Modern-day rookies can’t touch Jackie Robinson’s influence on sports, society and world


By Chris Olds | Beckett Baseball Editor | Commentary

Not all rookies are made alike.

Some show their promise with their first tries at the highest of levels but then fade from the highlight reels just as quickly for whatever reason. Others might do the same at their first crack but produce results for a longer time, while a different few individuals might slowly build and never stop.

That’s life. Some of us win, some of us lose.

But in the beginning? Well, at that point, they are all rookies — players who need to learn the ropes despite their past successes. But that notion of promise, that notion of being special? It’s equal — no matter what the draft round or the signing bonus says — and there is always potential for a transformation and a new tale, no matter what the odds. It’s that potential that drives the hobby and the power of Rookie Cards.

In the next issue of Beckett Sports Card Monthly, we’ll explore the world of rookies — a fundamental interest of many collectors — but none of the rookies carry the power, the potential, for world-wide change more than one from more than 60 years ago. And a reminder of that came on Friday with my first glimpses at the trailer for 42, a movie examining the life of Jackie Robinson. (Trailer after the jump.) He was a rookie who helped change the world — not just his sport. That’s something that the Mike Trouts, the Bryce Harpers, the [insert any other can’t-miss name here] simply cannot do no matter how many home runs they hit or flashy plays are made in the outfield.


We should all know the basics of Robinson’s story — he became the first black player in Major League Baseball history, breaking the color barrier that had existed for decades. But he was also more than that — an icon, a pioneer, something more.

No matter who you are, there’s no doubting his place in history. He was a rookie like no other, of course, but he also was a man who did something that others would not have been able to do.

That’s why we’re still talking about him today.

When it comes to Robinson’s story, this film will bring it to the masses perhaps unlike ever before — even with a movie telling the same story back in 1950. So much has changed since then and so, too, has society and what influences it. Ideally, this film will challenge conventions in ways and inspire in others. One endearing and non-traditional sign? The music of Jay-Z, specifically, “Brooklyn Go Hard,” overlaid atop 1940s baseball action — a juxtaposition that, to some, might not make any sense.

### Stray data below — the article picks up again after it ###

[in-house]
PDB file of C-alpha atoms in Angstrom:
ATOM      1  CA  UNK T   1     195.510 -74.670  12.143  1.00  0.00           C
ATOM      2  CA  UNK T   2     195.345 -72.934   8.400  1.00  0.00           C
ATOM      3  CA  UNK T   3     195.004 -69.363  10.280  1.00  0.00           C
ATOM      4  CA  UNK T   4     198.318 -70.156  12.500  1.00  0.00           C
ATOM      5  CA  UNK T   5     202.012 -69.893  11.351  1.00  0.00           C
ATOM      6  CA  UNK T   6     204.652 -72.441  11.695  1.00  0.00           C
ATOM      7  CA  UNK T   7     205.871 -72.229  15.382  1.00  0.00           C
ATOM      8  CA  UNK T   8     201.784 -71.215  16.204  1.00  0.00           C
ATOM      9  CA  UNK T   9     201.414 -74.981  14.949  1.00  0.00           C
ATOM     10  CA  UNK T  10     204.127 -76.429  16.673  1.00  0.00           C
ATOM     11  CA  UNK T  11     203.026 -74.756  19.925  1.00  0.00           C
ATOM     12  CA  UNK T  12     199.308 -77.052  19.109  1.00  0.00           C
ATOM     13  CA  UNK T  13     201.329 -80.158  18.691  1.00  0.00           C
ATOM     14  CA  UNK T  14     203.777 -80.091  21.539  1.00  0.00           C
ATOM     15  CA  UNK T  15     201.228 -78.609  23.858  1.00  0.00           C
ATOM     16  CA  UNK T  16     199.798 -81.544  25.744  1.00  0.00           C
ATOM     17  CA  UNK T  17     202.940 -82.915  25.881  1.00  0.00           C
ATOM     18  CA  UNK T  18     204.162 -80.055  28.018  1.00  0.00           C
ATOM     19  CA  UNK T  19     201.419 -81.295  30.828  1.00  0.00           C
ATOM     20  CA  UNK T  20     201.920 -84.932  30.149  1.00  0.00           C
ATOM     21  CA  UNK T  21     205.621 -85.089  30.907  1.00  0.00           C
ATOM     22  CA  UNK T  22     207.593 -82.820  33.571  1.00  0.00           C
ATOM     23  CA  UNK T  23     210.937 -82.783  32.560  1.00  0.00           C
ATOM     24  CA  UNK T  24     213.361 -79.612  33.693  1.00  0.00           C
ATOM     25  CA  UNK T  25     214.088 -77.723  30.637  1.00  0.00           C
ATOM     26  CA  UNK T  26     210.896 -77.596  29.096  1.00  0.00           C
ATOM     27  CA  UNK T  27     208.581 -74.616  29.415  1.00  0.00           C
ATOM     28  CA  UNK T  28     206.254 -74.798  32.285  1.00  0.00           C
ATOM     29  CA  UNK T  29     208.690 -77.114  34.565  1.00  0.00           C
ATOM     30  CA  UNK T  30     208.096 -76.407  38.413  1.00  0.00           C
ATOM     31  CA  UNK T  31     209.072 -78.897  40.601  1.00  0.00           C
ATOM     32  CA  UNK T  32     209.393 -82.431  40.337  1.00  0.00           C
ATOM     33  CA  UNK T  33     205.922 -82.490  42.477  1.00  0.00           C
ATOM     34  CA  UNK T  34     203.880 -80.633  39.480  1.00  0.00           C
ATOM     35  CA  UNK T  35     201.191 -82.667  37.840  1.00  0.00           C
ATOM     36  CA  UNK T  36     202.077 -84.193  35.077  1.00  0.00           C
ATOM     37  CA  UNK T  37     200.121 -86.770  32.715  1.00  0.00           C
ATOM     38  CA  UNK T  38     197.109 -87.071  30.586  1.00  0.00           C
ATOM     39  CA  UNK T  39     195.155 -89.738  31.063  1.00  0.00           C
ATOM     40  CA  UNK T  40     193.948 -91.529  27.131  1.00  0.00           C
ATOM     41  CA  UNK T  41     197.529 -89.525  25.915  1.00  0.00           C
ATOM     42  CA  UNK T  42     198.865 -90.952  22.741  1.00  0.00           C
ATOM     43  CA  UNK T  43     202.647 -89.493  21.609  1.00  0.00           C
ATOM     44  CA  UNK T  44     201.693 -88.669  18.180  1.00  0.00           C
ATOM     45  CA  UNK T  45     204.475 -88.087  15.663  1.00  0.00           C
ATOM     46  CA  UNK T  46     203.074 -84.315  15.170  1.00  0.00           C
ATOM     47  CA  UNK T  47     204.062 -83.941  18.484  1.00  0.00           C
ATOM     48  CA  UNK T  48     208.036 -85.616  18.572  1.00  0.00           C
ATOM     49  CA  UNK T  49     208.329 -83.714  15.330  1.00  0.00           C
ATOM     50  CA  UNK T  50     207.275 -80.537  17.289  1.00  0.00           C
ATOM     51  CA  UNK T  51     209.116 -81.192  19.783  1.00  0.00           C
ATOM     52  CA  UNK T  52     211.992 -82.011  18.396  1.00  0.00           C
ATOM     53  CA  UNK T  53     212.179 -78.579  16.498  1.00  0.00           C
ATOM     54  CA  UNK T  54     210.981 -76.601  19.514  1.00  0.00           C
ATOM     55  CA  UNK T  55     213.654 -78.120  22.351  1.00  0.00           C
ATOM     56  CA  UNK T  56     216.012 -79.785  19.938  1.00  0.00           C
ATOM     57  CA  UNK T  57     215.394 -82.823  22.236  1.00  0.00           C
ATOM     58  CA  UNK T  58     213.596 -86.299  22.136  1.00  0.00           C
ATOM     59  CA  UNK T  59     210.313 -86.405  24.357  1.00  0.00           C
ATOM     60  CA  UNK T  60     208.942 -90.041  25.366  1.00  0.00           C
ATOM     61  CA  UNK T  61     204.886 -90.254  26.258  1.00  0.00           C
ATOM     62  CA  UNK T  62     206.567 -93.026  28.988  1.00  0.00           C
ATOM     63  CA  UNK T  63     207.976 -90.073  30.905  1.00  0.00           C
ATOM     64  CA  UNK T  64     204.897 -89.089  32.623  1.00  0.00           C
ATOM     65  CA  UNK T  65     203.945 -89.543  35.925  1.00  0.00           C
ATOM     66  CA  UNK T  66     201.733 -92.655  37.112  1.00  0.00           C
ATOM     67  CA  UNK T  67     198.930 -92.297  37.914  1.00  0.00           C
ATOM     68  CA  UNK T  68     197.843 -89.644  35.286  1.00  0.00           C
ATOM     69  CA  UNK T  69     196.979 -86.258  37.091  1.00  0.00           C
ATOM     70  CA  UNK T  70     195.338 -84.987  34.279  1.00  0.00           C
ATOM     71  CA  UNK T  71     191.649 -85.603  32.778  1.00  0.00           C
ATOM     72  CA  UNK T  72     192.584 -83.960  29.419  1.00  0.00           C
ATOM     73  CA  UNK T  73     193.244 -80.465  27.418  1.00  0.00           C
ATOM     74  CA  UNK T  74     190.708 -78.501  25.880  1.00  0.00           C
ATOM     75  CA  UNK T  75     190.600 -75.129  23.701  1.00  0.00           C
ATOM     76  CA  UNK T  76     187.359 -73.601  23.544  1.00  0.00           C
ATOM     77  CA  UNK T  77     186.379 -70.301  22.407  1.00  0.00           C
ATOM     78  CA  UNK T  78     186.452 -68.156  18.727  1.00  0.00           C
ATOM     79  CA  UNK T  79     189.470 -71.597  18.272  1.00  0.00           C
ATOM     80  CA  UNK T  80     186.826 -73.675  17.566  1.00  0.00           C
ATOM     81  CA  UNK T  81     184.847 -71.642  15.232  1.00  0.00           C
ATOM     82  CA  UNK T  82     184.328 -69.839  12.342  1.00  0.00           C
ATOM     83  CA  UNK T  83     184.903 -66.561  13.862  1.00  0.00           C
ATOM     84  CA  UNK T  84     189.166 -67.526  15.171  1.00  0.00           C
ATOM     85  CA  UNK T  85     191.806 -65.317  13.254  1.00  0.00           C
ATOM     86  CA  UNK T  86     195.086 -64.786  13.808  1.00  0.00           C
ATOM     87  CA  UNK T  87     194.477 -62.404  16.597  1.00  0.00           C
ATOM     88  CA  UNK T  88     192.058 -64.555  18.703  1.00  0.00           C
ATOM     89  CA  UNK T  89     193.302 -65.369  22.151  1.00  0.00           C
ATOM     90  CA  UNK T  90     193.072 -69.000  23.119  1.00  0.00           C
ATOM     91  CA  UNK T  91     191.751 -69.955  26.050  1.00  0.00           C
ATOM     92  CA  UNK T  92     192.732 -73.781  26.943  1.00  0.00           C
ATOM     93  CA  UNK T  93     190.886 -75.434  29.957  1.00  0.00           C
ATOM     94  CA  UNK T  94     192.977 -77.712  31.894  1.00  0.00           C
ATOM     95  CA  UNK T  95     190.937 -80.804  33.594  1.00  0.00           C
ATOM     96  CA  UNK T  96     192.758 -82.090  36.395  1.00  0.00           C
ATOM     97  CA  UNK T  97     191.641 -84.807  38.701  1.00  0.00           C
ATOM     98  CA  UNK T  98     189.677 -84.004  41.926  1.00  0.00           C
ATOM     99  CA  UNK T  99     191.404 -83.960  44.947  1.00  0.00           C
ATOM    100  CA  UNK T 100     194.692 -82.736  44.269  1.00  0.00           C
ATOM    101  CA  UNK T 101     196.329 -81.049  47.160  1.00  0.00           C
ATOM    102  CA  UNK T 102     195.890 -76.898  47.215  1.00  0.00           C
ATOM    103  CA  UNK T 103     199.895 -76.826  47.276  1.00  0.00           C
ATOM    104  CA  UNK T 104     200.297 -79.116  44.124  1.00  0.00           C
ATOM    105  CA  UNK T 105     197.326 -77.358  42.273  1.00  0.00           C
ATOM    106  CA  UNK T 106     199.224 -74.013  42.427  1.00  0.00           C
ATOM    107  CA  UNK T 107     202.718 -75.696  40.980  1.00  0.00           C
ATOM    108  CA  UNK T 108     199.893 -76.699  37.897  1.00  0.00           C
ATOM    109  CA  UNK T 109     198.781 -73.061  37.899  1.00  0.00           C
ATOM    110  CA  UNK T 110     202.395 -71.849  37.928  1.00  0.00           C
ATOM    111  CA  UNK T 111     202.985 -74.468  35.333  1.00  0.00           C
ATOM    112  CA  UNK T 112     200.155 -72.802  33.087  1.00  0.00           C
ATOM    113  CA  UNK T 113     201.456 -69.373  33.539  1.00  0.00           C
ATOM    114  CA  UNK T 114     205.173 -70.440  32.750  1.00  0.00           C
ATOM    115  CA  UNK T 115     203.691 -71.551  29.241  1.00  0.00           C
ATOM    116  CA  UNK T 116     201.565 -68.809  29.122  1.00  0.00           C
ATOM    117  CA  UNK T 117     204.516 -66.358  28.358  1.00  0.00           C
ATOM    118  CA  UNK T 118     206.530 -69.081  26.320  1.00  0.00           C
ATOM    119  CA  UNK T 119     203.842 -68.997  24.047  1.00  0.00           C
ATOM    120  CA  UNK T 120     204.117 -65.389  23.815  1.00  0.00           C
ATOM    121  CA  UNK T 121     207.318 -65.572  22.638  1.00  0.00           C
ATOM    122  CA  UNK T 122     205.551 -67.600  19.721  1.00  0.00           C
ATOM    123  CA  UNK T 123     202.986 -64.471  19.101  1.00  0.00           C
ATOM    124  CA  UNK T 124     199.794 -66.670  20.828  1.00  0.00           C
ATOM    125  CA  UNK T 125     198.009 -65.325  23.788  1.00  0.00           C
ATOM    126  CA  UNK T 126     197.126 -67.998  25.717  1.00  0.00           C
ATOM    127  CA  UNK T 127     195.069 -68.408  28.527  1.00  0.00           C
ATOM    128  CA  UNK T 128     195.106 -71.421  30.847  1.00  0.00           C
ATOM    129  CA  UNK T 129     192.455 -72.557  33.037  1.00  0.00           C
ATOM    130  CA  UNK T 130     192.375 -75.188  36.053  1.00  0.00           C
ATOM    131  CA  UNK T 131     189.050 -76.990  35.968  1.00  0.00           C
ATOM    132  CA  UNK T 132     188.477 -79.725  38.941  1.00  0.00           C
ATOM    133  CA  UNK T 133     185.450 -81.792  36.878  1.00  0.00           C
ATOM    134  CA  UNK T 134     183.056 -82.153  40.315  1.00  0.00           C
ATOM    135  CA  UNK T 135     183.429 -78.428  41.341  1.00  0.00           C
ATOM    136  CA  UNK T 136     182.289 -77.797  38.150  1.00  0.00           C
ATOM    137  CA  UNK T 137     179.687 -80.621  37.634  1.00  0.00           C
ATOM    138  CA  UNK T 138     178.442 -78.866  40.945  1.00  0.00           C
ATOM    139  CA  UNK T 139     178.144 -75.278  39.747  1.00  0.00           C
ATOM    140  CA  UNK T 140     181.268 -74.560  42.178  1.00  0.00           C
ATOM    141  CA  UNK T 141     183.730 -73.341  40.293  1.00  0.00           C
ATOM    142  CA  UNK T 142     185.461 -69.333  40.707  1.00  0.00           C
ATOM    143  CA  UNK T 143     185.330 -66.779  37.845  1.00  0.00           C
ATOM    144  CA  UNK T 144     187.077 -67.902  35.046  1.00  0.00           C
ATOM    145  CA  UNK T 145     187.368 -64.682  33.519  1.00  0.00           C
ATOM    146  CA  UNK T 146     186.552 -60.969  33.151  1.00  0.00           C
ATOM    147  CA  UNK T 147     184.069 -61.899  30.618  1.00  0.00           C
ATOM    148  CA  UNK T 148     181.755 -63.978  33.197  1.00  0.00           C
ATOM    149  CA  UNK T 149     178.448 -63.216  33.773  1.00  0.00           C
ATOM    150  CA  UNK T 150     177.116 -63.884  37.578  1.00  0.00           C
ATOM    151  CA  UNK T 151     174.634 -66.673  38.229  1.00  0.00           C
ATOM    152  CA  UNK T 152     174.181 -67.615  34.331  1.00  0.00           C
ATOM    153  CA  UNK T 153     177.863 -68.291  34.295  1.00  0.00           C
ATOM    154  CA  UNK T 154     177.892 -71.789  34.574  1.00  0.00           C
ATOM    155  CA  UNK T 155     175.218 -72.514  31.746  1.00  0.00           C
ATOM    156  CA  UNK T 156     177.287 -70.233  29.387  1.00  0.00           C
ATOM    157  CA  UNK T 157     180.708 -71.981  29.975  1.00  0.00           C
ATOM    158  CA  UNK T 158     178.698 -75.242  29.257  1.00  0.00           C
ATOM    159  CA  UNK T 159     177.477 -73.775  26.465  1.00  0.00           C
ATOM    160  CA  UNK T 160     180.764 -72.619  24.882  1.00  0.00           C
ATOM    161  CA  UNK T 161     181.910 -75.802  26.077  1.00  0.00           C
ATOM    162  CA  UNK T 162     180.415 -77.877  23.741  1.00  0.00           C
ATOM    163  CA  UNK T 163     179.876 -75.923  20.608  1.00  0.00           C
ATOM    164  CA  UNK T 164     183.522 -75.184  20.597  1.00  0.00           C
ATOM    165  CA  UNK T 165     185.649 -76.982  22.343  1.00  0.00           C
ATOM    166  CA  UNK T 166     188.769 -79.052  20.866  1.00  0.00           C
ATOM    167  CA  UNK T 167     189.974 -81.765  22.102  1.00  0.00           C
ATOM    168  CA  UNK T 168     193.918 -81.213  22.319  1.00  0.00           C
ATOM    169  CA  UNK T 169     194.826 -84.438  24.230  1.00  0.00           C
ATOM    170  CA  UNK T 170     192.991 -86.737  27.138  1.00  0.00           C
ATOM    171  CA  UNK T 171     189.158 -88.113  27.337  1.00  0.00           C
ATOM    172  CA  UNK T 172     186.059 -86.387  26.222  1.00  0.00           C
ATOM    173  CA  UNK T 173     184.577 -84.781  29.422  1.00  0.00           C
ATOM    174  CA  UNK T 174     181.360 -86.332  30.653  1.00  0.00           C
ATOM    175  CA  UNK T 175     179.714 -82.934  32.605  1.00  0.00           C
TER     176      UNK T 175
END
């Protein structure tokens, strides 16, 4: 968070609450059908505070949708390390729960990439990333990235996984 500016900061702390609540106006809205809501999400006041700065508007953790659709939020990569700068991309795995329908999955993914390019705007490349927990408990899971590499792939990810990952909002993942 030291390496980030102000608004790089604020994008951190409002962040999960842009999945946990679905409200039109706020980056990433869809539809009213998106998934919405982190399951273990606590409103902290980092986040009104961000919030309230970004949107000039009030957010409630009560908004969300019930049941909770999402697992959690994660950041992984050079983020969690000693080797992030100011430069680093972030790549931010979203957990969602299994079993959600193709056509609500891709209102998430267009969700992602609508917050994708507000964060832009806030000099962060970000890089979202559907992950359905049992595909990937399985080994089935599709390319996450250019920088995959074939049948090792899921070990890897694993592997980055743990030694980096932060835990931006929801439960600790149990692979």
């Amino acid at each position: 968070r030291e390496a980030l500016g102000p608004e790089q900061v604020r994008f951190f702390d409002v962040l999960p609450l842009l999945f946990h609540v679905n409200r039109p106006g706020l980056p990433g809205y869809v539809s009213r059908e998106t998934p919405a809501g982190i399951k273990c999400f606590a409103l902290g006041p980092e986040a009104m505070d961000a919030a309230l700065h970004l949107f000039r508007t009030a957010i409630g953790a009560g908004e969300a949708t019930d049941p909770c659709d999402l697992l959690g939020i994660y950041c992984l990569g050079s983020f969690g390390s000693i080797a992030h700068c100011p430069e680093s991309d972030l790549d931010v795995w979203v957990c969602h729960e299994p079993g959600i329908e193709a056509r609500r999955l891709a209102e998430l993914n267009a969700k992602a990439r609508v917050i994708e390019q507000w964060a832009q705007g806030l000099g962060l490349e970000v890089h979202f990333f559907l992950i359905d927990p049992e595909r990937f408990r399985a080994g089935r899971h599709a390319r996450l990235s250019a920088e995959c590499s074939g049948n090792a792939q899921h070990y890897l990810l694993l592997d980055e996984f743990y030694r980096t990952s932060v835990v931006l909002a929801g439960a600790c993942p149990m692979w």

Meanwhile, it’s perfect.

Chadwick Boseman, an actor with a handful of non-TV credits, will play Robinson, across from Harrison Ford as Branch Rickey, a man whose story is just as vital in the Warner Brothers film.

The trailer brought chills and immediate interest to a story I had known of for years. It prompted me to want tomorrow to be April 2013 with the film’s opening just days away.

Perhaps it’s a sign of too many baseball movies watched and too many baseball cards sorted, but the promise that this film showed makes me think it just might be the Jackie Robinson of all baseball movies when it arrives, and it made me want to do something that I probably should have done years ago.

Track down a Jackie Robinson Rookie Card.

Chris Olds is the editor of Beckett Baseball magazine. Have a comment, question or idea? Send an email to him at Follow him on Twitter by clicking here.


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  1. Richard 21 September, 2012 at 14:04

    And, I’m quite happy they won’t have that influence.
    To have that influence it would mean that someone is fighting an awful hate.
    The last time things were close was when Hank Aaron passed Ruth, but even that was just
    a pale shadow of what Jackie endured on and off the field.

  2. Coimbre21 21 September, 2012 at 17:23

    Instead of the rookies Chris named, I can’t help but to contrast to Strasburg’s situation. I read he and his Agent Scott Boras were also part of the agreement to limit him this season. As a young man wanting a career in baseball, I’m sure it’s a tough decision for Strasburg but it’s a shame that it really boils down to protecting an investment that really has no guarantee.

    In the face of conflict, Robinson in his path, as well as all the players who voluntarily saw combat in WWll and Korea, like Bob Feller and Ted Williams to name a very few, opted for selflessness. Strasburg, Boras, and the Nationals opted to protect themselves at the expense of the fans and a chance to win. Like I said, I was contrasting, because as Chris alluded, there’s no comparing.

  3. Alex GRRRRiffen 22 September, 2012 at 10:29

    Larry Doby doesn’t get enough credit. he broke in just a few weeks after robinson yet barely anyone outside of the die hard baseball fans know who he is

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